Janice Jacobs, the head of consular affairs at the State Department, testifying before a congressional committee about the Christmas Day 2009 “underwear bomber” vetting failure, disclosed that from 2001 through 2010, State Department consular officers had revoked more than 2,800 visas “for suspected links to terrorism”.31
As a 2007 Government Accountability Office assessment of the busy five prior years noted:
GAO’s work indicates that the government has strengthened the nonimmigrant visa process as an antiterrorism tool. New measures added rigor to the process by expanding the name-check system used to screen applicants, requiring in-person interviews for nearly all applicants, and revamping consular officials’ training to focus on counterterrorism.32
But the same report — reflecting a view seen in other GAO reports over the years — pointed out that not all was well. “The immigrant visa process”, the 2007 GAO report stated, “may pose potential security risks, and we are reviewing this issue.”
Recent history shows that when cases of vetting failure become publicly known, publicized, and studied, American leaders are more likely to quickly respond with fixes and resources, but not when failures remain outside public sight.
Lights Still Blinking, but Mostly Out of Sight and Mind
The most recent emblematic case that sparked public outcry and government response was the Christmas Day 2009 attempted downing of a Northwest Airlines flight over Detroit by the 23-year-old Nigerian national Umar Farouk Abdulmutallab, who is now notorious as the “underwear bomber”. Al Qaeda sent Abdulmutallab to the United States with a sophisticated bomb in his underwear. It malfunctioned when detonated, a close call that drew prolonged and intense media attention.
For the first time since 9/11, the case refocused national attention on terrorist screening during the visa issuance process, unavoidably drawing in the White House and Congress, when it became public knowledge that U.S. consular officers in London issued Abdulmatallab a multi-year tourist visa the year before, in June 2008.33 The State Department later insisted its employees could have found nothing that year indicating he was already a fanatical Islamic extremist.
But that claim is debatable; more than two years earlier, Abdulmatallab had become infatuated with the online sermons of al Qaeda cleric and U.S. citizen Anwar al Awlaki, in 2005 and in London, where State Department screeners looked at his application and would have had to interview him under the 9/11 reforms.34 The screeners missed a flag that should have prompted questions and further investigation that might have revealed his well-established radicalization: Abdulmatallab omitted from his 2008 application that he’d previously been denied a tourist visa twice in 2004 on technicalities.35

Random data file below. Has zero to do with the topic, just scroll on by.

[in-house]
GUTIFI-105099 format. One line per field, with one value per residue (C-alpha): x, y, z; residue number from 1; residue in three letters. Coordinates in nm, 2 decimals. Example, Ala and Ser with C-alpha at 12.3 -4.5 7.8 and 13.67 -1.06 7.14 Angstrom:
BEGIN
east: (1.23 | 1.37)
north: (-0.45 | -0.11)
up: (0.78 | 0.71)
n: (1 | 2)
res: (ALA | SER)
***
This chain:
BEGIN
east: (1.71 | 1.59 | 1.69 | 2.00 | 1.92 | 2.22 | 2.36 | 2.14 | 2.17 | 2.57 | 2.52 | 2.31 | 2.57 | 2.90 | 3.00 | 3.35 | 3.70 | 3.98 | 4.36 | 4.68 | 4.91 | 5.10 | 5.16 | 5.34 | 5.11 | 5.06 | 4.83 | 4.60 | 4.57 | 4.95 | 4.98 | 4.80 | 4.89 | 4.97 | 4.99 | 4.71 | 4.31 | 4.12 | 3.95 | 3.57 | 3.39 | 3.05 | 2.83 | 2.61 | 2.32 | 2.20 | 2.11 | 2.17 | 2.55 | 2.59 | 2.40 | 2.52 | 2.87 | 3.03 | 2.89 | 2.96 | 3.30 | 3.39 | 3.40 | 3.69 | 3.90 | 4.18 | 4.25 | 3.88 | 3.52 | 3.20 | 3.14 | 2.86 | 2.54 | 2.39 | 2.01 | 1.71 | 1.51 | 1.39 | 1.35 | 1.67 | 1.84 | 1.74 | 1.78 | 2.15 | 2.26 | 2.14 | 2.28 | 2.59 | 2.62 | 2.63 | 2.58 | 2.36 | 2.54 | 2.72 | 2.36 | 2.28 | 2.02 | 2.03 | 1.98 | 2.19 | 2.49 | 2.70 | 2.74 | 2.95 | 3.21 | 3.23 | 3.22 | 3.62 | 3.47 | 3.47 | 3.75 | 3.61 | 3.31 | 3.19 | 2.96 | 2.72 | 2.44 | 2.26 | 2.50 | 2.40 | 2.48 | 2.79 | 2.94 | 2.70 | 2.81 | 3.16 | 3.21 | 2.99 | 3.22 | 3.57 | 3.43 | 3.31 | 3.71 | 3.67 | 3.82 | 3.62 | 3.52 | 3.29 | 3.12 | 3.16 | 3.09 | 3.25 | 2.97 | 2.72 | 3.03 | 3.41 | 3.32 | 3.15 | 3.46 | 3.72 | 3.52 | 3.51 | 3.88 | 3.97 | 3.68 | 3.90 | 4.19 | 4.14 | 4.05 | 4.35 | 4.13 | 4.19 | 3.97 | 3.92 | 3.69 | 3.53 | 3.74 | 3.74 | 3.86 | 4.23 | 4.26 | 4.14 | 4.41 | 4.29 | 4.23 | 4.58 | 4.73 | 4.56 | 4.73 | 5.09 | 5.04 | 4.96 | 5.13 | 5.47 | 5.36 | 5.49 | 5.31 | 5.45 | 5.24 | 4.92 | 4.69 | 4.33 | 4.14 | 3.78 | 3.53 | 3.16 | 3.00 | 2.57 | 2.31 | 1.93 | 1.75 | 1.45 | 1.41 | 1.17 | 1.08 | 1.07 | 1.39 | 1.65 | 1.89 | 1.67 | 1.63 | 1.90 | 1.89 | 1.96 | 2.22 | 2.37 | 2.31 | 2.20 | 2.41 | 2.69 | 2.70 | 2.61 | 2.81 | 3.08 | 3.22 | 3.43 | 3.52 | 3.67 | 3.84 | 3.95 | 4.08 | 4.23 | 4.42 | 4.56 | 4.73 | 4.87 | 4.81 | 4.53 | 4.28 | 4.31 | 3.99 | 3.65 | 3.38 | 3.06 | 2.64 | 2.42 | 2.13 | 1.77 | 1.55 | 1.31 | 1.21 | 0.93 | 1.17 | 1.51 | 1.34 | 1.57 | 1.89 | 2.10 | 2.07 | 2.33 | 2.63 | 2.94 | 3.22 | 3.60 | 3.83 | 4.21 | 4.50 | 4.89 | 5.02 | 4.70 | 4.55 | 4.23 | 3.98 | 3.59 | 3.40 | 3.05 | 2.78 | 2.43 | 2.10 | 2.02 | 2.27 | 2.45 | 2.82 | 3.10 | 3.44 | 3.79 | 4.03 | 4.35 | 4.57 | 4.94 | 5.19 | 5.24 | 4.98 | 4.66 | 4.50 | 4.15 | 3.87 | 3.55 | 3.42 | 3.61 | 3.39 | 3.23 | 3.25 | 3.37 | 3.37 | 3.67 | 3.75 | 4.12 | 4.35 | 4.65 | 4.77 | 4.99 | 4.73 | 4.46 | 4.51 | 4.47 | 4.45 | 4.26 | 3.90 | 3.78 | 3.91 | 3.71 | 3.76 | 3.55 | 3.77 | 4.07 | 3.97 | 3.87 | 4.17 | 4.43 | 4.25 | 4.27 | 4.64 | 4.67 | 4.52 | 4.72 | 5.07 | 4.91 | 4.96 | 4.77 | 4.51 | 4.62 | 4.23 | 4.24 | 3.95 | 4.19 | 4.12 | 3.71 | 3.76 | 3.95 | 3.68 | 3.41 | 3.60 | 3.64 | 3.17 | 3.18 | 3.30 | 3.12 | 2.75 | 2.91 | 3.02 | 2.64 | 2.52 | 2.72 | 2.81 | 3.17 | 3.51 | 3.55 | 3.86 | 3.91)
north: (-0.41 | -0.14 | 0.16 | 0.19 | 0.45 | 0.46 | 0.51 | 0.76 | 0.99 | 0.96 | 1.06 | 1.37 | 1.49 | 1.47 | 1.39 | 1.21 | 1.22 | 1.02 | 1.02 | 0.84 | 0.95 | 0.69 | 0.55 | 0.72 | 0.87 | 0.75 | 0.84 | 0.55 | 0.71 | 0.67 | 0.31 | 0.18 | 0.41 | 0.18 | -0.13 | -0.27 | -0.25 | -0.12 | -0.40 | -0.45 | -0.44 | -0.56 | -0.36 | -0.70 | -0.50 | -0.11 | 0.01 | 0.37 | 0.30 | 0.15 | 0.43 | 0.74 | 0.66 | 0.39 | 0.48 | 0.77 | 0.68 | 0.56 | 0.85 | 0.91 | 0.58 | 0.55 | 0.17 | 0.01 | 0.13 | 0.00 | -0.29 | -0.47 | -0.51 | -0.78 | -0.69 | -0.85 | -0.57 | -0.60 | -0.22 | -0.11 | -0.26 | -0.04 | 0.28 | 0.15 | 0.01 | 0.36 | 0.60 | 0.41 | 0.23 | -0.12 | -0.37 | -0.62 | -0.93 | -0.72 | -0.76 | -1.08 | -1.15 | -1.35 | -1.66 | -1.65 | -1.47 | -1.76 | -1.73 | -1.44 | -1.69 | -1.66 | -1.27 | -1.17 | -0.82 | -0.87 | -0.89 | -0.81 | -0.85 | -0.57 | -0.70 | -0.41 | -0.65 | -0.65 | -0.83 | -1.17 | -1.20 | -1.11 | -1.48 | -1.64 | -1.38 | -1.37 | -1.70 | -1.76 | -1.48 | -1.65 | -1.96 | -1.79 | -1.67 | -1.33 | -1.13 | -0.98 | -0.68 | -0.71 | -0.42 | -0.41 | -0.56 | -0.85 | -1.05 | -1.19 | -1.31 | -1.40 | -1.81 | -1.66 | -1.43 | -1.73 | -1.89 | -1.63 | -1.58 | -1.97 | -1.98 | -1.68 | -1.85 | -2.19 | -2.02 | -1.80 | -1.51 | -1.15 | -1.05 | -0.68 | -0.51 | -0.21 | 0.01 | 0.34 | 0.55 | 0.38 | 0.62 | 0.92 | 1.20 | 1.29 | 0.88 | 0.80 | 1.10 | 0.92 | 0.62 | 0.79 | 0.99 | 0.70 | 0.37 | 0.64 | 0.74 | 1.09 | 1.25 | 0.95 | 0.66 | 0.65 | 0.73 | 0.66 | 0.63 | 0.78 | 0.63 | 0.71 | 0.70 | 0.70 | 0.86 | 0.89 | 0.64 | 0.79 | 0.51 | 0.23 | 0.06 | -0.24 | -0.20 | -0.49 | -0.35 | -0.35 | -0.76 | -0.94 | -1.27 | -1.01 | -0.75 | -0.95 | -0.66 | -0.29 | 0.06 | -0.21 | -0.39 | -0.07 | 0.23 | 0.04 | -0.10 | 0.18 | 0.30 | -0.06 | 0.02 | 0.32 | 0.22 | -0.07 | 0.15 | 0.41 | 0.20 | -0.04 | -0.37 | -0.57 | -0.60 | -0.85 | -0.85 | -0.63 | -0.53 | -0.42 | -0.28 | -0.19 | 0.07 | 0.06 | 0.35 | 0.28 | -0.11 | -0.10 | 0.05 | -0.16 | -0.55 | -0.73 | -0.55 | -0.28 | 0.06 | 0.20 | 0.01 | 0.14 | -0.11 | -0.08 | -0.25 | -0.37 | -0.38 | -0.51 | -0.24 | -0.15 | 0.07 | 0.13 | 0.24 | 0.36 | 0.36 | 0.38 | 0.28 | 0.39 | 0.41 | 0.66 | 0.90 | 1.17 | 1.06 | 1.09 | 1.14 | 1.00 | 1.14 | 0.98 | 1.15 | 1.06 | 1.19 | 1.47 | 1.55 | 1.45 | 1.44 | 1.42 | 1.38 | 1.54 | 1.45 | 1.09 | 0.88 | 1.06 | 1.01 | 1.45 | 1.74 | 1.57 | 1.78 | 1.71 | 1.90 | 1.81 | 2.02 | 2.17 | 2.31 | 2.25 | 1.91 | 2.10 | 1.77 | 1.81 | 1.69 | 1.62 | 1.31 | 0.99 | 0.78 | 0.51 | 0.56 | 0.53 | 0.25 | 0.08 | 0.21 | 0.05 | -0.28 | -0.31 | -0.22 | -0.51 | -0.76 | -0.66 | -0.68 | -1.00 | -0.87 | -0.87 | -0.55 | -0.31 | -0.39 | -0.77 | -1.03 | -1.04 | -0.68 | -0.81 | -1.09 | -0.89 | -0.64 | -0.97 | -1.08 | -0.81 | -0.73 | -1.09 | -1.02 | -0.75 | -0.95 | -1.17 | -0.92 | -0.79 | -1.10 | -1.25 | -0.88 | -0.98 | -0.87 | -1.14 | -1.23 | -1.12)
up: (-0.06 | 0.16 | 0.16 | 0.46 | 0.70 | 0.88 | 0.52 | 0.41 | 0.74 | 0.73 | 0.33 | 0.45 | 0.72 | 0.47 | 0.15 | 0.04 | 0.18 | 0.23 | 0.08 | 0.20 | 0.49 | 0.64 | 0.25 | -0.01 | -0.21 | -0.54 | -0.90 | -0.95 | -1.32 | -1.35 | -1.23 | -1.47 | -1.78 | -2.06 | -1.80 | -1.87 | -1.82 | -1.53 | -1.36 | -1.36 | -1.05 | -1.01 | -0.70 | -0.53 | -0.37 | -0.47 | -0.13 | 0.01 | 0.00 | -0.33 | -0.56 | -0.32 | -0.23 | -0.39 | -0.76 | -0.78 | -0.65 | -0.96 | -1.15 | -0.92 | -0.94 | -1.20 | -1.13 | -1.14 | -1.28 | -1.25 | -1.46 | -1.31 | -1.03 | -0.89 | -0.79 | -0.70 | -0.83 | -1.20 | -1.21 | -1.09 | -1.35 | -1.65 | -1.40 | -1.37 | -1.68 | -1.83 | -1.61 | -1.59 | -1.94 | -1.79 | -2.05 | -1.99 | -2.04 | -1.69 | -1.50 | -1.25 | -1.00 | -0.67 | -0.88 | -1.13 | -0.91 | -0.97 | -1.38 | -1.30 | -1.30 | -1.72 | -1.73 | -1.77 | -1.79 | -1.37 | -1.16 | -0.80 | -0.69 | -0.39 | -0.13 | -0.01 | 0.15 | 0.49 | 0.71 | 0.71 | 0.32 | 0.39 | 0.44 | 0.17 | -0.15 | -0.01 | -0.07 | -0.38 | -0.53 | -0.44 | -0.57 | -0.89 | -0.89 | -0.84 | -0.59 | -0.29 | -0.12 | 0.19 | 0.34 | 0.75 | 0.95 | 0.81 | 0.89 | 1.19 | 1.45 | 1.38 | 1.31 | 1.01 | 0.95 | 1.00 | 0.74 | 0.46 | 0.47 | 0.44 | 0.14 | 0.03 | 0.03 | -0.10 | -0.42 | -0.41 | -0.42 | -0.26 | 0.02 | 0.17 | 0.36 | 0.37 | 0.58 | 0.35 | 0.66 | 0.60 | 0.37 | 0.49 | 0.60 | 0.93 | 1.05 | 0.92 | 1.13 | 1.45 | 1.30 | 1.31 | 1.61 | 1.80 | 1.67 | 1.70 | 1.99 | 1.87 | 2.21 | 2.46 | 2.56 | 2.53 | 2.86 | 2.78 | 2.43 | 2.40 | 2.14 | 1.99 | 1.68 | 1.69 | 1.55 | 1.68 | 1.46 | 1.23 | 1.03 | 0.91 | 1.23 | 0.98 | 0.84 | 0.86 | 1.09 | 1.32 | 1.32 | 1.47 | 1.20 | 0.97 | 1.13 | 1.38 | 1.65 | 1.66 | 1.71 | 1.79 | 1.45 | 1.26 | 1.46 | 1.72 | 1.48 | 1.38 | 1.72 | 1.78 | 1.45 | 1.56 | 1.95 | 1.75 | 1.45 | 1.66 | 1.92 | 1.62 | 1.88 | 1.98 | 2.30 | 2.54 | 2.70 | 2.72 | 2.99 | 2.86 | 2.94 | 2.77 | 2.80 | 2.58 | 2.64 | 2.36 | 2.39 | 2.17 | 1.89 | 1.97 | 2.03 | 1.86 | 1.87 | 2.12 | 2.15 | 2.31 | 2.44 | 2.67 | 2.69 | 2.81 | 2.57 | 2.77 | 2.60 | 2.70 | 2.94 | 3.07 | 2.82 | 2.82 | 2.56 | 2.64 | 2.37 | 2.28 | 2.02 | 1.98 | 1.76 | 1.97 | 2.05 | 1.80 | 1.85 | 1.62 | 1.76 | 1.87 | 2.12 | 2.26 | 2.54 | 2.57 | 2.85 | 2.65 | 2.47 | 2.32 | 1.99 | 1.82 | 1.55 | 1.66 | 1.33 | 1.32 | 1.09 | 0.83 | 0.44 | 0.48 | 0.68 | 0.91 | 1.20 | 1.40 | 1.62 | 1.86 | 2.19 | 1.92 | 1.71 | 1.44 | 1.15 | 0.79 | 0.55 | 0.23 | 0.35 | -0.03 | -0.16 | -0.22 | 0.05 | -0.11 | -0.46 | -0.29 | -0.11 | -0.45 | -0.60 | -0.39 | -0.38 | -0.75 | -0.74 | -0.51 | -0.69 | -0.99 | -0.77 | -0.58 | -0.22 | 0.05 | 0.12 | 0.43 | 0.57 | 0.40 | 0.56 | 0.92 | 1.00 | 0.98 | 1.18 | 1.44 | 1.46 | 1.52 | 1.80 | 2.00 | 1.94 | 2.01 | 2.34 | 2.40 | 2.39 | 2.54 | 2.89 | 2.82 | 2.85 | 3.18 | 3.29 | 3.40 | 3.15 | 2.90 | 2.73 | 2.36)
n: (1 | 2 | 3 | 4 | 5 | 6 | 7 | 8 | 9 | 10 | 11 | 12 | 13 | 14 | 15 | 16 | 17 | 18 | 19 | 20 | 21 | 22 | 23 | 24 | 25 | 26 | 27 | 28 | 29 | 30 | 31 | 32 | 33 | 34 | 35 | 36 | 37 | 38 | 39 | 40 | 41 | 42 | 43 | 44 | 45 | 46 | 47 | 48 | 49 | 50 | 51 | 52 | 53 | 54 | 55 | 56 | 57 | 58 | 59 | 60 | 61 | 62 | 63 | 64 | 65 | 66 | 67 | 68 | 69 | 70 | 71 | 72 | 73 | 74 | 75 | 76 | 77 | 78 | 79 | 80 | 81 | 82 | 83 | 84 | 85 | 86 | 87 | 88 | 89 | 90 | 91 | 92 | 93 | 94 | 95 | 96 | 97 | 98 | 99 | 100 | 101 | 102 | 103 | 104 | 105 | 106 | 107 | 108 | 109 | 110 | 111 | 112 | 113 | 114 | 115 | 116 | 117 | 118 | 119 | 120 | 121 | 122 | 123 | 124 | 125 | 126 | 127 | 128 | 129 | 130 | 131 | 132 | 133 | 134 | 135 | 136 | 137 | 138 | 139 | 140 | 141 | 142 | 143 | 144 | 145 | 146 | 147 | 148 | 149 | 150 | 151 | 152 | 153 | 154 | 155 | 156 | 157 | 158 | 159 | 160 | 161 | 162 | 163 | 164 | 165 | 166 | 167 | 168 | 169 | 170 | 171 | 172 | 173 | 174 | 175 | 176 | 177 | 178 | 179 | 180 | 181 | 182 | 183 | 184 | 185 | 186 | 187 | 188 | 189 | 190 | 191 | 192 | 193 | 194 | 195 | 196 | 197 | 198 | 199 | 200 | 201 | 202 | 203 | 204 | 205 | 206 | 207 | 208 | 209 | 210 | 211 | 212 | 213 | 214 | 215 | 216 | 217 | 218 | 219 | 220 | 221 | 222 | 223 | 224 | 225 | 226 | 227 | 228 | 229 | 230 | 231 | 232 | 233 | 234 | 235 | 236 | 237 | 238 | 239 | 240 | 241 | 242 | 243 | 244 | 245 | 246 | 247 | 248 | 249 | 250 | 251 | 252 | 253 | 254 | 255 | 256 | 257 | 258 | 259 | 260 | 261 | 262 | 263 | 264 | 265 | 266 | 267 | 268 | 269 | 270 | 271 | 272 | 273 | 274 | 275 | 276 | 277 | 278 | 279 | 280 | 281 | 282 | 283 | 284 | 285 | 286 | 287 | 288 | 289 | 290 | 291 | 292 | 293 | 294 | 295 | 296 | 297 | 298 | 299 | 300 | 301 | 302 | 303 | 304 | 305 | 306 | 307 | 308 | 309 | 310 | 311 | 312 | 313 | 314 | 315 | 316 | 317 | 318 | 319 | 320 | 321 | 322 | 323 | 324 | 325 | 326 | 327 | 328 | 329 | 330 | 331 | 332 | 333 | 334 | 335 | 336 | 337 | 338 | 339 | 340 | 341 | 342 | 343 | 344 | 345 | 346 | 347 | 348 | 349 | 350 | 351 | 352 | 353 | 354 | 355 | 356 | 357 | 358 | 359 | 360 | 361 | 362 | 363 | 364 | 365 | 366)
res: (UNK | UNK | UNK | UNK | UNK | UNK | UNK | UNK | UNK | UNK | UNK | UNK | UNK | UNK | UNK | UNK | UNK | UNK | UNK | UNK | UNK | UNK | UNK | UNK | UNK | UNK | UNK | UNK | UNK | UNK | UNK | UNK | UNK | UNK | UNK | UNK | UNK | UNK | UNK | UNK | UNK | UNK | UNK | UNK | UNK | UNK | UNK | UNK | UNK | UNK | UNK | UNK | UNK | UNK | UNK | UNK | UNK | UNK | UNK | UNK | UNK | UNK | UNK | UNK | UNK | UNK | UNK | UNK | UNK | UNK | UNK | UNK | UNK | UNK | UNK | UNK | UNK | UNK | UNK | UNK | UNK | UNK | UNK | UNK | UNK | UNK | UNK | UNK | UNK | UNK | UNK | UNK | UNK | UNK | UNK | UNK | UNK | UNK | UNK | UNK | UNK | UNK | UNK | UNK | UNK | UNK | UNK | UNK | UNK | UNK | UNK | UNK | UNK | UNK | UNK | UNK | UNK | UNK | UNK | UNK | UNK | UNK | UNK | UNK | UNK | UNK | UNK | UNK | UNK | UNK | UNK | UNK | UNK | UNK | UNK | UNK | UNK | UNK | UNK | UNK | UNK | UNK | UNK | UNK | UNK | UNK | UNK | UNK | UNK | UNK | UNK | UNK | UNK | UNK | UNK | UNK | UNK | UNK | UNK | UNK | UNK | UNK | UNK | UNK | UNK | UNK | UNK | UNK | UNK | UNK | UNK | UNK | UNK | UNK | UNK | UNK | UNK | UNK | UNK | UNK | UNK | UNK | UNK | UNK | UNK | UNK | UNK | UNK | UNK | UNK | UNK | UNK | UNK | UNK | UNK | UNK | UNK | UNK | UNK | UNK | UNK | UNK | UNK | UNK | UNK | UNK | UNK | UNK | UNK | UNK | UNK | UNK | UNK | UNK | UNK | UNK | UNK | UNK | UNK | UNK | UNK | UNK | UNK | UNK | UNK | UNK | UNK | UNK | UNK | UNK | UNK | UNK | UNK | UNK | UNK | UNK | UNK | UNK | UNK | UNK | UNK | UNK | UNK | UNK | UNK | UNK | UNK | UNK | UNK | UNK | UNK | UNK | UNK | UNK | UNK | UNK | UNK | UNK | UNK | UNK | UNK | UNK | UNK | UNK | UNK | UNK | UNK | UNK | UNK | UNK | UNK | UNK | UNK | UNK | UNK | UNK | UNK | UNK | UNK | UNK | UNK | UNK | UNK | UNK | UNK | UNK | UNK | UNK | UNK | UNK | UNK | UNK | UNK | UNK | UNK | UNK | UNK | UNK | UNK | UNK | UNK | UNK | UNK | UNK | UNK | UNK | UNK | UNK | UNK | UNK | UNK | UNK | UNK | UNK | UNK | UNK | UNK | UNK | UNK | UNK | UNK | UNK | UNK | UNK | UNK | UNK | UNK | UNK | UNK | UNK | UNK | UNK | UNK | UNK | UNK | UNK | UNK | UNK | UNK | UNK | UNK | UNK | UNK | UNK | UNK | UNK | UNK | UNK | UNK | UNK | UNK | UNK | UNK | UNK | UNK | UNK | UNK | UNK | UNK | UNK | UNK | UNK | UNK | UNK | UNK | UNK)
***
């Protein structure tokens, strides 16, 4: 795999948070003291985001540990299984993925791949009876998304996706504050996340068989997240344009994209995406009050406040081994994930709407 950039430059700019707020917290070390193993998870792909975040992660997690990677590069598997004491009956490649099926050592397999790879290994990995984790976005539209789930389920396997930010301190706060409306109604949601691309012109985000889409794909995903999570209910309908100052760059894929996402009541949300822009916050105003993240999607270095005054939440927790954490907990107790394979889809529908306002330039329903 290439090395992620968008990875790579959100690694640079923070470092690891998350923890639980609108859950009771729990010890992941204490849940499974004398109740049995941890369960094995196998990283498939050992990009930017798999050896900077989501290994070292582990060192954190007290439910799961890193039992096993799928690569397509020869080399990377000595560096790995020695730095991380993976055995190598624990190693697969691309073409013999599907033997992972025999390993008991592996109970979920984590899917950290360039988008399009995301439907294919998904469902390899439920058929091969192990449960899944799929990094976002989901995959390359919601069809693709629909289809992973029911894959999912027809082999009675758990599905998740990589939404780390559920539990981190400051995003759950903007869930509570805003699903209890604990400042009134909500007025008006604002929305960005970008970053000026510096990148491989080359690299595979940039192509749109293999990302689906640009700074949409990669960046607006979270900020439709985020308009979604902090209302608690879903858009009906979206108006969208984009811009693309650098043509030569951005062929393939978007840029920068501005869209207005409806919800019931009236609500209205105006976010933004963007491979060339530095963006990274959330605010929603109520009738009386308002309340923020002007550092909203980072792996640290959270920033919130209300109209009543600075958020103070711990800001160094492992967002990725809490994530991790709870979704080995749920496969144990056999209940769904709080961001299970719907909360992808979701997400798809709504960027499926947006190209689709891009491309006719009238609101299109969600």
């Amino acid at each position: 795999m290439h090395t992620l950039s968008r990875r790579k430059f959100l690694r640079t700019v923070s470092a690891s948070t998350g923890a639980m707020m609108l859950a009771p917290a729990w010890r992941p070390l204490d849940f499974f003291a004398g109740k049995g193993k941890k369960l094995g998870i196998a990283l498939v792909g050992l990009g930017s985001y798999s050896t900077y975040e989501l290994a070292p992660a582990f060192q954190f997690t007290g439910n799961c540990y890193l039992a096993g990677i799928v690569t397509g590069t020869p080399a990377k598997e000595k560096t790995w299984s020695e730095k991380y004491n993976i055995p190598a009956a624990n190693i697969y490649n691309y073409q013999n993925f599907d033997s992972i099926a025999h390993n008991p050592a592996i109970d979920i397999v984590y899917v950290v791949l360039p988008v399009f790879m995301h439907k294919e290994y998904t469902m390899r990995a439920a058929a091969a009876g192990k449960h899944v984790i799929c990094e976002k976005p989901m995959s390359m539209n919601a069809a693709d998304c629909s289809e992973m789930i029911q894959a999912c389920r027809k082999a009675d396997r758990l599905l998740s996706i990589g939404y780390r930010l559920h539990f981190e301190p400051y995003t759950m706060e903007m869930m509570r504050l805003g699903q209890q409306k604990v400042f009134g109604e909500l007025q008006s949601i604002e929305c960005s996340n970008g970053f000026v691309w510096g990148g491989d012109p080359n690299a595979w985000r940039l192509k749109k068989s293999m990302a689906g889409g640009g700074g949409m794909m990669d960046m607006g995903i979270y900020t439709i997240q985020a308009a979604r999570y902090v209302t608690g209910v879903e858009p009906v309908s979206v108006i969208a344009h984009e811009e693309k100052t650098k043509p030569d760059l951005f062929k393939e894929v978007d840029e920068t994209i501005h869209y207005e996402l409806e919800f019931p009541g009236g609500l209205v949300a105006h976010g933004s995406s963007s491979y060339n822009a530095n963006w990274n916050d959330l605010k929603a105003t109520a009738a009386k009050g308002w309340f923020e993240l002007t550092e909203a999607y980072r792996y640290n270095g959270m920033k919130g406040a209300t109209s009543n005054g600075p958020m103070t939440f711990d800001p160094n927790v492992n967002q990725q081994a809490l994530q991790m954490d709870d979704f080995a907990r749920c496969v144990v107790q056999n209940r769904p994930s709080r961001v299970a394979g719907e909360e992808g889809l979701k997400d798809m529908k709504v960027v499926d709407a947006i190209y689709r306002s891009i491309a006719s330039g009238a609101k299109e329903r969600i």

The young man was so deeply captivated by jihadist ideology that by 2009 he went to train for jihad under Awlaki, his ideological mentor, in Yemen. It was Awlaki who dispatched Abdulmatallab on the Christmas Day attack, for which then-President Barack Obama later ordered Awlaki killed by a drone strike.
But even if adjudicators missed that first 2008 vetting opportunity, a second opportunity to revoke the visa was botched. More than a month before the attack, the student’s father, a wealthy former Nigerian government official, contacted U.S. authorities to warn that his son had radicalized and was plotting an attack.36 A consular officer misspelled Abdulmutallab’s name when conducting a name check, an error that was quickly corrected. Analysts put him on a low-level watch list, but not on the No Fly List.37 Nor did the State Department revoke his visa even after this.
The case of the underwear bomber is significant in several respects. For one, the case drew a high degree of media coverage and government investigation for the security screening failures, which drove policy and process fixes of the identified failed parts of systems.38 Second, as a result of the media focus, the U.S. government followed with action to strengthen visa issuance and revocation criteria, enhanced procedures to strengthen visa-related processes, and improved the State Department’s internal program for nominating terror suspects to terror watch lists (Visa Viper) and ensuring the information flowed.39
In the decade or so since the underwear bomber case, dozens of other vetting failures that resulted in harm to U.S. national interests have occurred outside the limelight. These cases do not only involve Islamic terrorists on tourist visas.